The name of Tha Blue Herb’s new album, “Sell Our Soul,” is a case in point. It is at once an ironic jab at mainstream hip-hop, an allusion to the temptations of fame and a reference to Faust, Goethe’s hero who sells his soul to the devil for universal knowledge.

“A twentysomething is thinking about fun, about women, but its not enough anymore when you get older,” says Boss who will turn 31 this year. “You start to think about life and its mechanisms . . . like what happens to your spirit after you die. The questions that plague me are, ‘Where am I going?’ and ‘What is going to change by the time I’m 40 or 50?’ “

Like Faust, Boss’ demons are ultimately personal ones. And like so many writers before him, from the French Symbolists to the Beats, he embraces them.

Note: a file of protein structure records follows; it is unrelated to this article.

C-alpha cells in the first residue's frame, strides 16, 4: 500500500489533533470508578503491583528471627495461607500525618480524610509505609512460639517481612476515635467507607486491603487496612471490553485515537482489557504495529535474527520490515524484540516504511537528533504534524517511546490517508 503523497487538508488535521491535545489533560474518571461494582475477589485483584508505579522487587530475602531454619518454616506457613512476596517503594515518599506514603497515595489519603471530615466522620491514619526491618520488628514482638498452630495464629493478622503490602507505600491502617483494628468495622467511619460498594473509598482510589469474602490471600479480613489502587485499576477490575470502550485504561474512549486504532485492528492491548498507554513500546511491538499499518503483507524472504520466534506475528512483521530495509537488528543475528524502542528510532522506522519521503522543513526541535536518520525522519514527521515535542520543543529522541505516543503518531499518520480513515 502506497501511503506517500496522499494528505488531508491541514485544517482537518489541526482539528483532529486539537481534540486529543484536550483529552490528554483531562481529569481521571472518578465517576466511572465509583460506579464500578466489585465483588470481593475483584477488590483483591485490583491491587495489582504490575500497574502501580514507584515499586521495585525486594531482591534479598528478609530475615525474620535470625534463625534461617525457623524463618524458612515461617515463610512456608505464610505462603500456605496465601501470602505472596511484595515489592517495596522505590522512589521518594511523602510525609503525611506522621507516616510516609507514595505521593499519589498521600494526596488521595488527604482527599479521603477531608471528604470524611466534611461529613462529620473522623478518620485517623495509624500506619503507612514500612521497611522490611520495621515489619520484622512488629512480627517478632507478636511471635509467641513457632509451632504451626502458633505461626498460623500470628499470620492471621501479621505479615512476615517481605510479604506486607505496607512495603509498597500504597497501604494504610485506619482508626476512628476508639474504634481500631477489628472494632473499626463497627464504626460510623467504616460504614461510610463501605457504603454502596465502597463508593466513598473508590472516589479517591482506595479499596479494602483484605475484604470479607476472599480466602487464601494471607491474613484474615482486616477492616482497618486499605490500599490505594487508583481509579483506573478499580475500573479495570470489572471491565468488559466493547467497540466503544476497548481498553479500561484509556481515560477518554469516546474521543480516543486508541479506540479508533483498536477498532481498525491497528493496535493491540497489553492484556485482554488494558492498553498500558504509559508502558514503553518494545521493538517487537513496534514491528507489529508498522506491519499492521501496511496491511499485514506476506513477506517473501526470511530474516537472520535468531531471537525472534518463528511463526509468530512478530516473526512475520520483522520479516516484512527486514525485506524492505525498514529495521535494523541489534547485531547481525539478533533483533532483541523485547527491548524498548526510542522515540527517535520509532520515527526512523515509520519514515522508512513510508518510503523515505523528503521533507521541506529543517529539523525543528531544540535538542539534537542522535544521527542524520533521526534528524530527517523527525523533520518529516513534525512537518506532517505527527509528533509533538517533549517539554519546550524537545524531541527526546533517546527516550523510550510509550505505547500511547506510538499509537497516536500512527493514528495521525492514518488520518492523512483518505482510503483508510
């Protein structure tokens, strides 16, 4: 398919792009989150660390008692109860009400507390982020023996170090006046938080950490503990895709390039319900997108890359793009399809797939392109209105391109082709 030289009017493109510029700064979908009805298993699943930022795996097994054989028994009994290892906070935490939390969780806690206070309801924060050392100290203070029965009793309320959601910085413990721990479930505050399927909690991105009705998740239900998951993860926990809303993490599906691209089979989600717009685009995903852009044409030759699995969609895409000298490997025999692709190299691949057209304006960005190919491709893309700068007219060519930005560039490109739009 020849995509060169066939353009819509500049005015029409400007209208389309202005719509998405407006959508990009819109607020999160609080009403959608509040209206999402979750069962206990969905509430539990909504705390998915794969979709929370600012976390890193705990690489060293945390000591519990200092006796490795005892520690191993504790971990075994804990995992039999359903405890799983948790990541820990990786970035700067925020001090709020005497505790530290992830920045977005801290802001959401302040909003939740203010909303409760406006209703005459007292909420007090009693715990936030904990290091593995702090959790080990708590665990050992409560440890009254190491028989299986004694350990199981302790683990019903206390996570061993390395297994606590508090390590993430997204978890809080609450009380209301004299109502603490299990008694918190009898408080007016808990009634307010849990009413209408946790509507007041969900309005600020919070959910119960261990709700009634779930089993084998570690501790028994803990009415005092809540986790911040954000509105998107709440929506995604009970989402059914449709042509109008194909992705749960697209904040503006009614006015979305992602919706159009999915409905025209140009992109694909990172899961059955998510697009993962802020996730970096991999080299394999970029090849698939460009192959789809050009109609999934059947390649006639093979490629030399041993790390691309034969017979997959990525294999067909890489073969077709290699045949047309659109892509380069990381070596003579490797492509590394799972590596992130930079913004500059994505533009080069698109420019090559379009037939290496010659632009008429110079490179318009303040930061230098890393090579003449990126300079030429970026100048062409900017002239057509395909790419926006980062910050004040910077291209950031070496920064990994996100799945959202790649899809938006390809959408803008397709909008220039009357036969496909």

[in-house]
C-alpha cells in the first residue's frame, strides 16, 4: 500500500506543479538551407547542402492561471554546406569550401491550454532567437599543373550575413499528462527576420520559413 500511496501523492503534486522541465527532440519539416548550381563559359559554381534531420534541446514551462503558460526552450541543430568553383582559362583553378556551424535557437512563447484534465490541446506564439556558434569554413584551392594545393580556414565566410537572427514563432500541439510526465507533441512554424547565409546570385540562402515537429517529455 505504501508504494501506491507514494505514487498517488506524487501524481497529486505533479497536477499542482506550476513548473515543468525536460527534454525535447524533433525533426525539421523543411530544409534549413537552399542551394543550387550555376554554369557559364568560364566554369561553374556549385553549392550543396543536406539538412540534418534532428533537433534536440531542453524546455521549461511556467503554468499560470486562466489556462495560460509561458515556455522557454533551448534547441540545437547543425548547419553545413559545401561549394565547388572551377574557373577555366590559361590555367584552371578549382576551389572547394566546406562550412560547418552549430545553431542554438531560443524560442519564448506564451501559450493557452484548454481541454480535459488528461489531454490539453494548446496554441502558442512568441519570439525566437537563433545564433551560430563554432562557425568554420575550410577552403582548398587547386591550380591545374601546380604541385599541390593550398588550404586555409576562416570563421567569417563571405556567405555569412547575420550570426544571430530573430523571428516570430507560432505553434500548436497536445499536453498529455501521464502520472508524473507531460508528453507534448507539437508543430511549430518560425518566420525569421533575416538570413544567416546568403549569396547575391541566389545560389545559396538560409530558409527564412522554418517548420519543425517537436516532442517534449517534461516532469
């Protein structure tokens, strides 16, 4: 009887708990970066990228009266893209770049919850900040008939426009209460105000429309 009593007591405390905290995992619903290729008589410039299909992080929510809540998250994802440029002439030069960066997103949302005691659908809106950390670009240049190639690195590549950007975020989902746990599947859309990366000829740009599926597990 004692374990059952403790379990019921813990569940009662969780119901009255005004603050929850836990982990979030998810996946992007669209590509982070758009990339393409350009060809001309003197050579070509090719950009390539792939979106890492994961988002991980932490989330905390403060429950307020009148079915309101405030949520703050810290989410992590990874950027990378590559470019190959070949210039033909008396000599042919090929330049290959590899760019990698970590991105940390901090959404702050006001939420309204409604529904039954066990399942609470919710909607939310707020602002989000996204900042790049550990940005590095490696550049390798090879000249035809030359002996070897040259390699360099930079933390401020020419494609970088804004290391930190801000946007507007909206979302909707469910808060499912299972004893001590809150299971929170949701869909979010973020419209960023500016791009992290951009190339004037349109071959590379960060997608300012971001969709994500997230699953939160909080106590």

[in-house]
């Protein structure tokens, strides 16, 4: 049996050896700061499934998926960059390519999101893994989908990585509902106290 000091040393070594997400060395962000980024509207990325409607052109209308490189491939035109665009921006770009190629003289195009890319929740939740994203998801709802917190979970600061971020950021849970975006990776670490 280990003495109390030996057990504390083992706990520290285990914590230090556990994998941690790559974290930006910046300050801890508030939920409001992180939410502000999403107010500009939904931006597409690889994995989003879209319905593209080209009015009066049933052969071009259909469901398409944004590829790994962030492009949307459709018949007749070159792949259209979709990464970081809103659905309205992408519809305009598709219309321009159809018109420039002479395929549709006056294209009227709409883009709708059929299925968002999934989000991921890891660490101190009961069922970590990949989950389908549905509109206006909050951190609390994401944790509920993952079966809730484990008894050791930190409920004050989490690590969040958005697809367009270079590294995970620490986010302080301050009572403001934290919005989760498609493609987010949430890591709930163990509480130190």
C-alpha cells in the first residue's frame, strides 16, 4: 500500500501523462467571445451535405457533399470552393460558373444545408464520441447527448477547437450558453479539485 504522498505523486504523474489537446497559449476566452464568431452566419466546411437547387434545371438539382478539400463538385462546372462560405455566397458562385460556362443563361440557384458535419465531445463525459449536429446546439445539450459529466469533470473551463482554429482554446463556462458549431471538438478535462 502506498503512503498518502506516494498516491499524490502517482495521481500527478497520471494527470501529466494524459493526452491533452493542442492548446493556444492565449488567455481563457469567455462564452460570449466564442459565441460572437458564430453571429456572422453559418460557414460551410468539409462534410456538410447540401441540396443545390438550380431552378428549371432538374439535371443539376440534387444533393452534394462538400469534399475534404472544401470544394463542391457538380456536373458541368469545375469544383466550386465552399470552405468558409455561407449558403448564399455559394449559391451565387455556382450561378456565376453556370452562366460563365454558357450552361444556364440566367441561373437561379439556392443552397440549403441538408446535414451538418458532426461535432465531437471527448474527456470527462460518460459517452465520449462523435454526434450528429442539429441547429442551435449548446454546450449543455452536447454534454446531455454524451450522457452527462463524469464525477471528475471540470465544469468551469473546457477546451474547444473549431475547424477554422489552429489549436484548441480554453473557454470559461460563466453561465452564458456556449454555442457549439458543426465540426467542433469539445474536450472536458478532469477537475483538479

“When writing lyrics, I have to give everything, all of myself to it,” says Boss. “You hit the bottom, and as you keep writing, the bottom gets further and further down. It is a bottomless pit. This devil seems like something that is negative, but for me it is extremely positive.

“All the angst that is hidden inside you, the ugly competitiveness and pride, comes to be revealed in writing. It surfaces, and you begin to learn about this part of yourself.”

As the group’s name suggests, he gets a little help in his quest the Rastafarian way (“My wife,” he says with a wry smile). It also explains somewhat the group’s frequent shows with dub- and reggae-derived groups such as Dry and Heavy and Audio Active, not to mention the legions of fans wandering around their last Tokyo show wearing “Run-THC” T-shirts.